See Infigen's website at www.infigen.com for a color graphic of the 12-step method they developed.


Cloning of cattle was done first a decade ago by Neal First and his colleagues at the University of Wisconsin-Madison.

But the starting cells were embryo cells. That means you're cloning something that's not a proven bull or a prize cow.

The embryo's parents might be prizes, but the embryo is an uncertain entity.

Starting with embryo cells also means you really haven't bypassed sexual reproduction--and genetic variation it introduces.

Cloning Does Not Bypass Pregnancy

Unlike plant breeders, who can lop off a branch of a coleus plant and stick it in a pot and wait for the cutting to root, animal breeders still have to get back to one cell in a test tube in the lab. That cell grows into an embryo and then the animal breeder moves the embryo from the test tube and puts it into the uterus of a cow. If all goes well, the embryo grows, attaches to the wall of the uterus, forms a placenta, develops into a fetus, and the cow is pregnant with a cloned calf. The cloned calf still takes about 280 days to complete its development before it is born in the usual way.

The ABS announcement yesterday signals that the dairy and beef industry is a step closer to routine reproduction of prize bulls and cows.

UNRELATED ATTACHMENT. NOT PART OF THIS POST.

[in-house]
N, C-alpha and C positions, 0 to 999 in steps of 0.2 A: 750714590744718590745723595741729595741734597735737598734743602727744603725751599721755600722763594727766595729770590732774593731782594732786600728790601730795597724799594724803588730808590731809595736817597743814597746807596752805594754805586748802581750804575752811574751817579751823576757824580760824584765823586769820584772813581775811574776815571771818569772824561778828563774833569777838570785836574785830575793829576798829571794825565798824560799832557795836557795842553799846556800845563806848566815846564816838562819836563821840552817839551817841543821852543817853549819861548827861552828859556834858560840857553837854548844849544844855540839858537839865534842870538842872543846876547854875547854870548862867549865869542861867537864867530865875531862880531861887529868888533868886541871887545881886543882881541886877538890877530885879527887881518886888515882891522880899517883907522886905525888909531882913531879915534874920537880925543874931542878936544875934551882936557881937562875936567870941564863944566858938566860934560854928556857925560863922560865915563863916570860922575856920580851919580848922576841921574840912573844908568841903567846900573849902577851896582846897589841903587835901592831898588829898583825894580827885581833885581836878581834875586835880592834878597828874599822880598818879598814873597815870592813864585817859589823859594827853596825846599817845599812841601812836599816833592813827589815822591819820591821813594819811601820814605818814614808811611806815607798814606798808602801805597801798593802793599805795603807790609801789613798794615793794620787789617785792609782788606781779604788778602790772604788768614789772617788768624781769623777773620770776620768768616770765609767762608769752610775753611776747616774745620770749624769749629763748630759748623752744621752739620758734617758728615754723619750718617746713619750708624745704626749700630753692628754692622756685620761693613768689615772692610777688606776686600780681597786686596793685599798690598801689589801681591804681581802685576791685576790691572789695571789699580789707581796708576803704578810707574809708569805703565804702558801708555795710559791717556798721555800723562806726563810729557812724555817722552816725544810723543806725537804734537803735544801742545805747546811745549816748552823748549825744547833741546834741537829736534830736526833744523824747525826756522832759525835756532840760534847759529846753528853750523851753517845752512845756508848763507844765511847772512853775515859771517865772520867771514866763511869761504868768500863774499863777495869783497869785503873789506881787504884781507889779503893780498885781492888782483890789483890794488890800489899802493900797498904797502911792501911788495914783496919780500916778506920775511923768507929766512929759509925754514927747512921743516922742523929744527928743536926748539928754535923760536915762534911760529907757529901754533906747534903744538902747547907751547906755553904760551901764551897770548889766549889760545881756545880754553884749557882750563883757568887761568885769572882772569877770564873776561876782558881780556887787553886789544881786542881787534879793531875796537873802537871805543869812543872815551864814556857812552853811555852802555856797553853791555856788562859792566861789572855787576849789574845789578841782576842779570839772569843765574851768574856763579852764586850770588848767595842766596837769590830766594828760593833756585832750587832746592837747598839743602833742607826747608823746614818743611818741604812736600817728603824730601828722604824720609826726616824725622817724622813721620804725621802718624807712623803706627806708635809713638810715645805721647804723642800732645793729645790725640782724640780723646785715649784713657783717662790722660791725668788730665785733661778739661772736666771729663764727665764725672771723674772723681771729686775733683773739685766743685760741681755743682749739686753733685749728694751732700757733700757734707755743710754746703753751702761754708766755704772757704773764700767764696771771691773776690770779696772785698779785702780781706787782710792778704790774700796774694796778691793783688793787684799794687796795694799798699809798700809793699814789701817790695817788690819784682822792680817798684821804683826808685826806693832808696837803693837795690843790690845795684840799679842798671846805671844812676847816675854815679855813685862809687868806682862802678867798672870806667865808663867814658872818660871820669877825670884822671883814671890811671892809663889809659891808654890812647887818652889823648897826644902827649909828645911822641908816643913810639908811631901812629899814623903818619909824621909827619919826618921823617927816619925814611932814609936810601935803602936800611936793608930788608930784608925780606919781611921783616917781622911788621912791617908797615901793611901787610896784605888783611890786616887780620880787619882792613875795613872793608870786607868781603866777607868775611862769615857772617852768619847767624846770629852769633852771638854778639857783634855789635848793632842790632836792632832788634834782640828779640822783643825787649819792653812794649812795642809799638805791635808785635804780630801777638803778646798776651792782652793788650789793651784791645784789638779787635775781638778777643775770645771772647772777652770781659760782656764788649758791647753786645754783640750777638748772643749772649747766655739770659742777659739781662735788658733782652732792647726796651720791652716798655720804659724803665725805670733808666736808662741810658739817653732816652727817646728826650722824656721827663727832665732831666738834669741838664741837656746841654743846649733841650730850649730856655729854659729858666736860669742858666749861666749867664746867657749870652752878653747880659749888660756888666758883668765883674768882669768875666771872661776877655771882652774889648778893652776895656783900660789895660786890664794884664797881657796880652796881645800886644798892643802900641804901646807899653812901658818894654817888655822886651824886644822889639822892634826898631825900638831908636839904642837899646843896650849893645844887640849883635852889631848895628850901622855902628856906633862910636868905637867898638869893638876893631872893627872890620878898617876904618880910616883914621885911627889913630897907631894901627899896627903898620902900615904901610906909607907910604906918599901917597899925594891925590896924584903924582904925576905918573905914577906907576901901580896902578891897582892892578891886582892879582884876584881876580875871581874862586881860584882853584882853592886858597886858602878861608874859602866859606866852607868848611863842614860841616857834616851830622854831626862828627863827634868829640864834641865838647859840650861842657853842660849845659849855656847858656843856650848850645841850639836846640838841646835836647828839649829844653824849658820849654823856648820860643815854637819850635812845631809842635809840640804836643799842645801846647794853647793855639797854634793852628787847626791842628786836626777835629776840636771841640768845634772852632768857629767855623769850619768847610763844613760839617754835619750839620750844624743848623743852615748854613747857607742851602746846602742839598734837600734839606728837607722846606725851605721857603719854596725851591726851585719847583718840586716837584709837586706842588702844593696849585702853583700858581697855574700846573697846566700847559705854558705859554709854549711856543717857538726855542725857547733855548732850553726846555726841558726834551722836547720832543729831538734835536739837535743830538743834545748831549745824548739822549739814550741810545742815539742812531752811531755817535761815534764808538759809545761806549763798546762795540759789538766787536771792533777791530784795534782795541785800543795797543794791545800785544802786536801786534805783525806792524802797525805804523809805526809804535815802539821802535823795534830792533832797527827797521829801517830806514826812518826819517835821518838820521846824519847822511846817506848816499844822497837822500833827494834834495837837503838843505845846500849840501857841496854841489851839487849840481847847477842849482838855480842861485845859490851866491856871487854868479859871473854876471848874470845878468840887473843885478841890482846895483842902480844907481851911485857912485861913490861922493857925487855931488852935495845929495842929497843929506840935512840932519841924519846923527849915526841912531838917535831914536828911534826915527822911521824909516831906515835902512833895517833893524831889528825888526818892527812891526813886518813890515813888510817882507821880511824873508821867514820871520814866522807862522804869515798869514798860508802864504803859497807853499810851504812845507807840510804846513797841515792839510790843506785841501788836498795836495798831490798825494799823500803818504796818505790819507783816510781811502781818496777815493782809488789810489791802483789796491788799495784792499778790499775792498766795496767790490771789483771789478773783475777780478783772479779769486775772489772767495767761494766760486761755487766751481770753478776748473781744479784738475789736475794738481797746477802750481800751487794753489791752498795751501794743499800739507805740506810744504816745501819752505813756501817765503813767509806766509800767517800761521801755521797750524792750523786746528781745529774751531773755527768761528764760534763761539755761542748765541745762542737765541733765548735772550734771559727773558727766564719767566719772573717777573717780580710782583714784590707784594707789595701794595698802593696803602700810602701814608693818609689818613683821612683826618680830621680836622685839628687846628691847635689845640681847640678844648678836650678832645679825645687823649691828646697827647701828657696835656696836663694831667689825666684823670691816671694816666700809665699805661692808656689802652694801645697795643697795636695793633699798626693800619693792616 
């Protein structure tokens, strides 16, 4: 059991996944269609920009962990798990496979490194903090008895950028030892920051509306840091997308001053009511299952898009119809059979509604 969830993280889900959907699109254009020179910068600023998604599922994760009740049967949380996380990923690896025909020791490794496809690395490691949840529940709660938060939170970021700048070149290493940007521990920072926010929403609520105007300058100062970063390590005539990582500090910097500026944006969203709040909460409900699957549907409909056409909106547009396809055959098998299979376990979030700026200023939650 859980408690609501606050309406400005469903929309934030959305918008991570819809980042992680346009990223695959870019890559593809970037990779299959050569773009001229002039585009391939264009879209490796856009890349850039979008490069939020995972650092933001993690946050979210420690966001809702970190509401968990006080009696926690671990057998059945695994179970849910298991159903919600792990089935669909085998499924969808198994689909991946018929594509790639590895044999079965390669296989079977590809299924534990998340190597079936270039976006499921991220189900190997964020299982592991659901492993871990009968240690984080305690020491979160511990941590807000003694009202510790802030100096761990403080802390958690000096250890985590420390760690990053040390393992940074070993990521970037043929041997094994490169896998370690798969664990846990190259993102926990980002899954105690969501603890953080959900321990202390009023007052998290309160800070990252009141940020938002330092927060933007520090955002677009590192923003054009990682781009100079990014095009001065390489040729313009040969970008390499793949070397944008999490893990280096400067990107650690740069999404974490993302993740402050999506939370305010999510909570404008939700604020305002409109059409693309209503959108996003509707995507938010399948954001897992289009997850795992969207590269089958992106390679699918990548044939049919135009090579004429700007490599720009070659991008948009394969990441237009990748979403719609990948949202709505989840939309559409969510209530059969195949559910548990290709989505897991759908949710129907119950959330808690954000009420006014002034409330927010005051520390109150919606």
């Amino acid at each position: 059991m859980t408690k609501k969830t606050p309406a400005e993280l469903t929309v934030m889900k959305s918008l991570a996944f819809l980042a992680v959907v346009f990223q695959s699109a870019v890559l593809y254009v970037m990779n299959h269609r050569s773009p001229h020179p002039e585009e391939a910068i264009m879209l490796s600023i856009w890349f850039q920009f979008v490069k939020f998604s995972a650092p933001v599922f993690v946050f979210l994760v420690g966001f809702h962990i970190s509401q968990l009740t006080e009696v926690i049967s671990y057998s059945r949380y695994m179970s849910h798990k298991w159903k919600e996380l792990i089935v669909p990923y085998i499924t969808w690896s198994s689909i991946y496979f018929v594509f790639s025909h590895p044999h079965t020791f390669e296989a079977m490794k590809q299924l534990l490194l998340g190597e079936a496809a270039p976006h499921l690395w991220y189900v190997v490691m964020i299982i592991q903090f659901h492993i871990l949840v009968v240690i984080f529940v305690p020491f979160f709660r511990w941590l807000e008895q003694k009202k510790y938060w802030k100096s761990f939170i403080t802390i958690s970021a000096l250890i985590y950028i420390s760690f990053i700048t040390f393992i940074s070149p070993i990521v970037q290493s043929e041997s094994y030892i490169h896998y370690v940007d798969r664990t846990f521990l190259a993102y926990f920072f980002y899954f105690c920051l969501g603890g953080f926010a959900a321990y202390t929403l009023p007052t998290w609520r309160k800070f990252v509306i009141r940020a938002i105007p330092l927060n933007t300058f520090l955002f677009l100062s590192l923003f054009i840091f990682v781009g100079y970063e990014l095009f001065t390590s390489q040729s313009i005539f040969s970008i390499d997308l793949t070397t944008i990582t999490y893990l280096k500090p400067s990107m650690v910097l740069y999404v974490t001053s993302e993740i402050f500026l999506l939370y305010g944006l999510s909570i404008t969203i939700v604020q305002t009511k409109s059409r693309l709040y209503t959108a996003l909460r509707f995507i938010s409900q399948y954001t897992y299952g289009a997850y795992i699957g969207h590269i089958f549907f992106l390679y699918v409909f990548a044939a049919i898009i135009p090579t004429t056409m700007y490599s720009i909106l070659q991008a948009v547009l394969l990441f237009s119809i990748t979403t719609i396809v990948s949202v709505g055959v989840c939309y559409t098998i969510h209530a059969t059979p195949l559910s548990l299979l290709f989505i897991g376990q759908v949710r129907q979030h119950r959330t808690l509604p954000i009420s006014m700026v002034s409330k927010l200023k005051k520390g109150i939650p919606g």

Although it involves pregnancy, cattle cloning is asexual reproduction: making more individuals of a species without fusion of sperm and egg, and without the genetic variation that goes along with making the sperm and egg (genetic recombination and reassortment at meiosis) and without the variation from new combinations of genes upon fusion of sperm and egg.

Why Clone? Pharmaceuticals and Organs for Transplants

Cloning makes sense if you have a precious individual animal. Prize bulls and cows are examples. Another example would be individual cattle that have received through genetic engineering a copy of an important new gene. The new gene could make the milk more valuable as a source of drugs or of nutrients.

Another possibility is to give an individual cow a gene that would let the cow make a new protein in her milk. The gene could be the genetic recipe for making a medicine such insulin that could be secreted in milk. With this idea, milk from that particular cow would be used as a source of insulin. The insulin would be purified from the milk and diabetics would inject themselves as usual with the purified insulin.